I’ve previously covered Adolf Hitler in a retrospective that can be read here, and I’ve covered clerical fascism which can be read here, but in this article I’m going to present facts that show that the Christian movements in Germany actively supported the Nazi party’s (Nationalsozialistische Deutsche Arbeiterparte – National Socialist German Workers’ Party) uprising.
This isn’t going to be about proving that Hitler wasn’t an atheist, as I’ve covered it in the article A retrospective: Adolf Hitler, and it’s not going to be about whether anyone else in the Nazi party was a believer, as that’s also been covered with Johan Heinrich Ludwig Müller, who was Reichsbischof, which meant the chief Bishop of the Nazi party, in this article, Clerical Fascism.
This is where I will discuss Christianity’s active involvement in the Nazi party, and how, especially in the Catholic Church the involvement went all the way to the top, and even the Pope Pius XII (Eugenio Maria Giuseppe Giovanni Pacelli) never condemned their actions, and met Hitler on several occasions, and signed the Reichskonkordat, which was treaty between the Nazi party, and the Vatican when he was the Cardinal Secretary of State, before he became the Pope.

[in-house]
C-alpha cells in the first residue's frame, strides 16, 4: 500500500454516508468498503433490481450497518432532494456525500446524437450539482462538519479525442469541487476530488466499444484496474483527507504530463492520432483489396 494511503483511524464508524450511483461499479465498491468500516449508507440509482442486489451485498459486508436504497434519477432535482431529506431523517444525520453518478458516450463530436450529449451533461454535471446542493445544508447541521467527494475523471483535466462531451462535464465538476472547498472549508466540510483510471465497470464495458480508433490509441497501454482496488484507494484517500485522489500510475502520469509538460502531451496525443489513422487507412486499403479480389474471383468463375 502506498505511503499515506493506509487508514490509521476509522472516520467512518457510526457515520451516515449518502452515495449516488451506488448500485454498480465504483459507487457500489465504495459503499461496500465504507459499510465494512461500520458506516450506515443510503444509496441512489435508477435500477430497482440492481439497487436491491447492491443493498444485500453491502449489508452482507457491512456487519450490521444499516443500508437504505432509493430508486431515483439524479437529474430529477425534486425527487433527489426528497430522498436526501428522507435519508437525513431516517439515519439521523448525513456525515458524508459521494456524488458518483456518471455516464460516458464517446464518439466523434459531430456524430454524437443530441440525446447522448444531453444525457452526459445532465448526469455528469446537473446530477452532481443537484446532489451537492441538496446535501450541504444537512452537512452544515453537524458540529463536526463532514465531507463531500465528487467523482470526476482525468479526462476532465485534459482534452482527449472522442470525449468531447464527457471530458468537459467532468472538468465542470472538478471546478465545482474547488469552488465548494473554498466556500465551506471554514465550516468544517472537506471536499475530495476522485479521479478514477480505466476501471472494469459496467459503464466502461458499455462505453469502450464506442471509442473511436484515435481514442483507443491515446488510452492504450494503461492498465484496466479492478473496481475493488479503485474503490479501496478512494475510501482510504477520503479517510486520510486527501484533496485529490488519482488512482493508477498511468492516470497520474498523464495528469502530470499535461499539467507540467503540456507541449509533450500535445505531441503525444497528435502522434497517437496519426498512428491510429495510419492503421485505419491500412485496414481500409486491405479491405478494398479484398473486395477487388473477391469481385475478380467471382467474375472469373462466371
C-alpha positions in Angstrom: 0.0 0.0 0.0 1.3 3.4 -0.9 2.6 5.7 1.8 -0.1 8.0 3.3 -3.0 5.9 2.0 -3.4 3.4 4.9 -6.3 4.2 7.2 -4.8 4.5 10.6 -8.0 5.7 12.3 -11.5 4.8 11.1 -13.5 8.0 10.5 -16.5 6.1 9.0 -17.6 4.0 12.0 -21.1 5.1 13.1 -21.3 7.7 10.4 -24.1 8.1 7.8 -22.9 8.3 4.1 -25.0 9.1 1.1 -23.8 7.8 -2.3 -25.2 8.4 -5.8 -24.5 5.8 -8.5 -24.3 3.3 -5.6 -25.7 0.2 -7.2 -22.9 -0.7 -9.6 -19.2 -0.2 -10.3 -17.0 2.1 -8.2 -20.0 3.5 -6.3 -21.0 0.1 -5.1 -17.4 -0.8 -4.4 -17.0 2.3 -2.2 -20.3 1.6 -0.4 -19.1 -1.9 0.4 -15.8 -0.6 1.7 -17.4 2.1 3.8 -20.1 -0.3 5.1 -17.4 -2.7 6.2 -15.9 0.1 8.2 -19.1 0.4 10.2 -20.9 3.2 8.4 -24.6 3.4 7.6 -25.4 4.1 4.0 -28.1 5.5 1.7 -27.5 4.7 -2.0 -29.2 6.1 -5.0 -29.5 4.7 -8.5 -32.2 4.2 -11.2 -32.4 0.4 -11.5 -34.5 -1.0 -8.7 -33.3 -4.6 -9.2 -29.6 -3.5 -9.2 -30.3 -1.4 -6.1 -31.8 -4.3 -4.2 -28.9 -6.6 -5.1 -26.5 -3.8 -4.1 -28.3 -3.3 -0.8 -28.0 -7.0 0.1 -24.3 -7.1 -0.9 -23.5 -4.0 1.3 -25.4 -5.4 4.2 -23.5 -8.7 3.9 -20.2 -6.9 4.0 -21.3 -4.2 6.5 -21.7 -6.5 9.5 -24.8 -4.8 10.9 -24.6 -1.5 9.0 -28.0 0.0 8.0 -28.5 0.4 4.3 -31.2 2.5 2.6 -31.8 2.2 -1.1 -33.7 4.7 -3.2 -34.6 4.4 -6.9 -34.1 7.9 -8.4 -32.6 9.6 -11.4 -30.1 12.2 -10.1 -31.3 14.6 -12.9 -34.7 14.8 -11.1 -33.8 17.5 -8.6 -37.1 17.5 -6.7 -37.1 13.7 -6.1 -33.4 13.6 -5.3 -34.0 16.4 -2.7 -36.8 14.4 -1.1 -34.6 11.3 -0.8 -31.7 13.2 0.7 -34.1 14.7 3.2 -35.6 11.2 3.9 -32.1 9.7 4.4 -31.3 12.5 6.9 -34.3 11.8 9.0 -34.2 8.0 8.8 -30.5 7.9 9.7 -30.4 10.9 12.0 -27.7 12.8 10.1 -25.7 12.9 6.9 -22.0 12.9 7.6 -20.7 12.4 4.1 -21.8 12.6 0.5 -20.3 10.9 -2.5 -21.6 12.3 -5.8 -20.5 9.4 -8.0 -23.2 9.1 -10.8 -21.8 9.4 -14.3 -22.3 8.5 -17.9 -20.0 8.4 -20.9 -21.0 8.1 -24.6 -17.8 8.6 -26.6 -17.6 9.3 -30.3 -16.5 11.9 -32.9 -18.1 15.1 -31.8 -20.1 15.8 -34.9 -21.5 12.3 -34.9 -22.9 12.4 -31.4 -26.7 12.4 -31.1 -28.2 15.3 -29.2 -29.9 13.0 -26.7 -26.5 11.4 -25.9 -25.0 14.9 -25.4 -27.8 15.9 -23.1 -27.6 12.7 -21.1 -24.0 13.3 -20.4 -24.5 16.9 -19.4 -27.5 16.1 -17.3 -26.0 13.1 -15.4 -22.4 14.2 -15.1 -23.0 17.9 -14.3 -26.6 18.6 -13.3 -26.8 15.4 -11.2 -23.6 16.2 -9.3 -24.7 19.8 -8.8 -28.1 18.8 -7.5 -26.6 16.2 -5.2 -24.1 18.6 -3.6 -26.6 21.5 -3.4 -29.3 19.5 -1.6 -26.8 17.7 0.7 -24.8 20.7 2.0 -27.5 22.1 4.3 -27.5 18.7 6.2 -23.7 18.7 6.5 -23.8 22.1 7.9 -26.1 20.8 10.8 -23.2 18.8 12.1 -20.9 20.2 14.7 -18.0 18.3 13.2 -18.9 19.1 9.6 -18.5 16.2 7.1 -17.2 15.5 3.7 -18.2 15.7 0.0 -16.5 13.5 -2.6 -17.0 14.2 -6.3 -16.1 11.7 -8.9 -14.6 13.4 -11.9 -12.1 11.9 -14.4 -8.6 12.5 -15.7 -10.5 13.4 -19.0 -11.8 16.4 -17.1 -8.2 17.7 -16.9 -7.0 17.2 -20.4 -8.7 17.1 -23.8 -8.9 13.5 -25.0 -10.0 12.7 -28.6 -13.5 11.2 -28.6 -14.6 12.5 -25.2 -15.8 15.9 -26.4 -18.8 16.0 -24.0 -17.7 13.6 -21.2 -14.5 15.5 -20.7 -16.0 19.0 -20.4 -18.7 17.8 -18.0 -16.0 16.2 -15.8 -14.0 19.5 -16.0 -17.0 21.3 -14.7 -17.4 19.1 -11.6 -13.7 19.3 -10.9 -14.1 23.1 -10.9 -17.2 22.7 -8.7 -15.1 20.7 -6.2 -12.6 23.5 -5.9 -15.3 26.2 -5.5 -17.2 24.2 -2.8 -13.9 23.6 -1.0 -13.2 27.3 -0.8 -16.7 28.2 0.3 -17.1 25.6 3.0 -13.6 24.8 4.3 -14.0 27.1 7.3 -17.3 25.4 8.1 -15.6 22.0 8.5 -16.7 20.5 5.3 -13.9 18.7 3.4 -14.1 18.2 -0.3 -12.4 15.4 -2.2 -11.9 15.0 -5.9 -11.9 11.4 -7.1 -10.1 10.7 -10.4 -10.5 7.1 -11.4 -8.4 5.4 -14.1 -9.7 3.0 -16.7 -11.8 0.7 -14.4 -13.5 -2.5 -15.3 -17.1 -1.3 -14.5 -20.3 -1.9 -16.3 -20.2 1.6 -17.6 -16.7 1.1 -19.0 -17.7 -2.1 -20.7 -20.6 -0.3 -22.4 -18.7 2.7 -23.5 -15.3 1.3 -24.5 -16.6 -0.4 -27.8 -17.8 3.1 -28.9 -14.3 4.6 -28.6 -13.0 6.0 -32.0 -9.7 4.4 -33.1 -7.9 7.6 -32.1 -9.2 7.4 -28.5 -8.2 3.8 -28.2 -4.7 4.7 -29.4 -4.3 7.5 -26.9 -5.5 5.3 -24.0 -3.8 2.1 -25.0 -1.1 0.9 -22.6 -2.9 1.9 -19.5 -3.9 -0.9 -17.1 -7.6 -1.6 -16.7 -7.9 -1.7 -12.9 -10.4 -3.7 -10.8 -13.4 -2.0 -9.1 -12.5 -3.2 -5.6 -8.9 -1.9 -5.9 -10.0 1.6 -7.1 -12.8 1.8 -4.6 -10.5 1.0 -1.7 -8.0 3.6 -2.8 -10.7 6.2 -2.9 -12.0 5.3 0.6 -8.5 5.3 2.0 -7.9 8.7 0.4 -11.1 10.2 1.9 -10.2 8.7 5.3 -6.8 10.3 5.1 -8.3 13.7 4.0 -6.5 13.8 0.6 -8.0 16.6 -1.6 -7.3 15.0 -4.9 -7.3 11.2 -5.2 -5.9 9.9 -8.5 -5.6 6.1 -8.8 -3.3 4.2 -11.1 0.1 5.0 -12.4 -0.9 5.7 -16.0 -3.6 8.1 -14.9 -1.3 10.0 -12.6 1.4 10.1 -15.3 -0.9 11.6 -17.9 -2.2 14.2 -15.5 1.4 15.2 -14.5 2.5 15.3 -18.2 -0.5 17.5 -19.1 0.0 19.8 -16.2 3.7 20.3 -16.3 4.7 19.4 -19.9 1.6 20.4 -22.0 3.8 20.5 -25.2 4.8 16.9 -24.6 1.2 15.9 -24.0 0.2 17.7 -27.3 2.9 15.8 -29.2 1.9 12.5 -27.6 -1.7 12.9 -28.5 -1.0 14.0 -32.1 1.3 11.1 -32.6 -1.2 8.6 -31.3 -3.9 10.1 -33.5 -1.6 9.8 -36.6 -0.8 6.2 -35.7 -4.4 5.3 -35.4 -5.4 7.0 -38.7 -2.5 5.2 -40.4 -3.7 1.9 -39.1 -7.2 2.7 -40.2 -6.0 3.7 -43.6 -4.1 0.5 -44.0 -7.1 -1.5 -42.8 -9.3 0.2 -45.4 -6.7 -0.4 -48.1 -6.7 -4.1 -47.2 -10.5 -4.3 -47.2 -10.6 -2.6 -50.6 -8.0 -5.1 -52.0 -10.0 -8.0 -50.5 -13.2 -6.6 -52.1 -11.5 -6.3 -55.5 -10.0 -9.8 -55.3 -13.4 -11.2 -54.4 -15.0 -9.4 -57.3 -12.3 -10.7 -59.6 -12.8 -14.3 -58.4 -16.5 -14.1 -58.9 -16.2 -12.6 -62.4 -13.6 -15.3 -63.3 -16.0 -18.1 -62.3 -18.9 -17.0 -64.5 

Christian apologists use desperate measures to try and make society believe that the Catholic Church wasn’t in bed with the emerging Nazi party, in the 1930s, previous to the events of World War II, but it’s been covered by many historians, and especially in the book ‘Hitler‘s Pope‘ by John Cornwell.
Scholars have researched, and studied Nazi records, and it’s been clarified that the non-religious played next to no part other than victims of the Axis forces. At the time of the rise of the Nazi party, the majority of Germany was of some branch of Christian faith, and most of them were strong supporters of Hitler and his values. The support from Christianity and its churches continued even after Germany started World War II, and the true nature of the cruel dictatorship came to light.
The only way that fascism could rise to power, was through support, but why did it gain support in Germany, Italy and other European countries that were predominantly Christian? In Germany 2/3rds were Protestant Christian and the rest Catholic leaving a tiny percentage adhering to paganism.
“We demand the freedom of all religious confessions in the state, insofar as they do not jeopardize the state’s existence or conflict with the manners and moral sentiments of the Germanic race. The Party as such upholds the point of view of a positive Christianity without tying itself confessionally to any one confession. It combats the Jewish-materialistic spirit at home and abroad and is convinced that a permanent recovery of our people can only be achieved from within on the basis of the common good before individual good.” – Excerpt from the Nazi Party Platform of 1920